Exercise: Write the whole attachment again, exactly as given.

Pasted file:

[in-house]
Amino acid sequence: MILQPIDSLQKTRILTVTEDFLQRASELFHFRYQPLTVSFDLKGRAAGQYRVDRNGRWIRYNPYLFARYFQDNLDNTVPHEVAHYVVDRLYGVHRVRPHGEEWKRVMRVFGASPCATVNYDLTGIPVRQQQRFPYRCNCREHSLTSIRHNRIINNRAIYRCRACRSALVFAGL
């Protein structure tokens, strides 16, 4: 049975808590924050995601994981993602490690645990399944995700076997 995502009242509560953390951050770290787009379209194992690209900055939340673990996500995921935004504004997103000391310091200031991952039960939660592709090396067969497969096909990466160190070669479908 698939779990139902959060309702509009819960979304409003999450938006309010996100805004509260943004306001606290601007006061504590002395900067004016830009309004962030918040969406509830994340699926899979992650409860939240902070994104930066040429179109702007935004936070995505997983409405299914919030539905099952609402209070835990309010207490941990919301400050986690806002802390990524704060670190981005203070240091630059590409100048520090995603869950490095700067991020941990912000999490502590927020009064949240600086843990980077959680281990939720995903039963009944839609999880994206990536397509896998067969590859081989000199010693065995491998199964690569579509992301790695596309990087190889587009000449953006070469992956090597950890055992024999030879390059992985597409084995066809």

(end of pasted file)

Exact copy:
[in-house]
Amino acid sequence: MILQPIDSLQKTRILTVTEDFLQRASELFHFRYQPLTVSFDLKGRAAGQYRVDRNGRWIRYNPYLFARYFQDNLDNTVPHEVAHYVVDRLYGVHRVRPHGEEWKRVMRVFGASPCATVNYDLTGIPVRQQQRFPYRCNCREHSLTSIRHNRIINNRAIYRCRACRSALVFAGL
């Protein structure tokens, strides 16, 4: 049975808590924050995601994981993602490690645990399944995700076997 995502009242509560953390951050770290787009379209194992690209900055939340673990996500995921935004504004997103000391310091200031991952039960939660592709090396067969497969096909990466160190070669479908 698939779990139902959060309702509009819960979304409003999450938006309010996100805004509260943004306001606290601007006061504590002395900067004016830009309004962030918040969406509830994340699926899979992650409860939240902070994104930066040429179109702007935004936070995505997983409405299914919030539905099952609402209070835990309010207490941990919301400050986690806002802390990524704060670190981005203070240091630059590409100048520090995603869950490095700067991020941990912000999490502590927020009064949240600086843990980077959680281990939720995903039963009944839609999880994206990536397509896998067969590859081989000199010693065995491998199964690569579509992301790695596309990087190889587009000449953006070469992956090597950890055992024999030879390059992985597409084995066809």